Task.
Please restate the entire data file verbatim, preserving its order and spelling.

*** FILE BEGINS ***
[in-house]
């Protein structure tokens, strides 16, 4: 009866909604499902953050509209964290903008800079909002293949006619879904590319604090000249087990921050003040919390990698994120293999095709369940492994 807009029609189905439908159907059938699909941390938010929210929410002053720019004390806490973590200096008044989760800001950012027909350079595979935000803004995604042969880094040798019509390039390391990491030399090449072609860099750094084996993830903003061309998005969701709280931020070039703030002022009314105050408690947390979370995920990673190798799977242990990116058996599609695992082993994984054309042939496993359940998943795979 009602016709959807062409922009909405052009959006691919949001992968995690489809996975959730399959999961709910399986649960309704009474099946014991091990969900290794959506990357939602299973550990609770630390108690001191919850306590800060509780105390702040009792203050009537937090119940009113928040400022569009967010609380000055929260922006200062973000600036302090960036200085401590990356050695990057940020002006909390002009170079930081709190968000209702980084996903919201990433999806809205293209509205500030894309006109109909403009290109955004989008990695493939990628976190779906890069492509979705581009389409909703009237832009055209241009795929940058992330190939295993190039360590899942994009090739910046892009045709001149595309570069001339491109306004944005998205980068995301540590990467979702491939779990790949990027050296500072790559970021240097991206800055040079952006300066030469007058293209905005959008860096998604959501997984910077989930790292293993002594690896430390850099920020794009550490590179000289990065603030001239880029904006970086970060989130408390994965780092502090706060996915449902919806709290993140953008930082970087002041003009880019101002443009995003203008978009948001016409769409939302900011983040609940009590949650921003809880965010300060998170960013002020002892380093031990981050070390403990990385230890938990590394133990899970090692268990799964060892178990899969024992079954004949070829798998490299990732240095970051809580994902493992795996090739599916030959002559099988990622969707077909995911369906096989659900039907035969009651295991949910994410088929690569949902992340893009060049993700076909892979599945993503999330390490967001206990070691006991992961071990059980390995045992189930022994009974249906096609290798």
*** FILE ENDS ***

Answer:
[in-house]
């Protein structure tokens, strides 16, 4: 009866909604499902953050509209964290903008800079909002293949006619879904590319604090000249087990921050003040919390990698994120293999095709369940492994 807009029609189905439908159907059938699909941390938010929210929410002053720019004390806490973590200096008044989760800001950012027909350079595979935000803004995604042969880094040798019509390039390391990491030399090449072609860099750094084996993830903003061309998005969701709280931020070039703030002022009314105050408690947390979370995920990673190798799977242990990116058996599609695992082993994984054309042939496993359940998943795979 009602016709959807062409922009909405052009959006691919949001992968995690489809996975959730399959999961709910399986649960309704009474099946014991091990969900290794959506990357939602299973550990609770630390108690001191919850306590800060509780105390702040009792203050009537937090119940009113928040400022569009967010609380000055929260922006200062973000600036302090960036200085401590990356050695990057940020002006909390002009170079930081709190968000209702980084996903919201990433999806809205293209509205500030894309006109109909403009290109955004989008990695493939990628976190779906890069492509979705581009389409909703009237832009055209241009795929940058992330190939295993190039360590899942994009090739910046892009045709001149595309570069001339491109306004944005998205980068995301540590990467979702491939779990790949990027050296500072790559970021240097991206800055040079952006300066030469007058293209905005959008860096998604959501997984910077989930790292293993002594690896430390850099920020794009550490590179000289990065603030001239880029904006970086970060989130408390994965780092502090706060996915449902919806709290993140953008930082970087002041003009880019101002443009995003203008978009948001016409769409939302900011983040609940009590949650921003809880965010300060998170960013002020002892380093031990981050070390403990990385230890938990590394133990899970090692268990799964060892178990899969024992079954004949070829798998490299990732240095970051809580994902493992795996090739599916030959002559099988990622969707077909995911369906096989659900039907035969009651295991949910994410088929690569949902992340893009060049993700076909892979599945993503999330390490967001206990070691006991992961071990059980390995045992189930022994009974249906096609290798």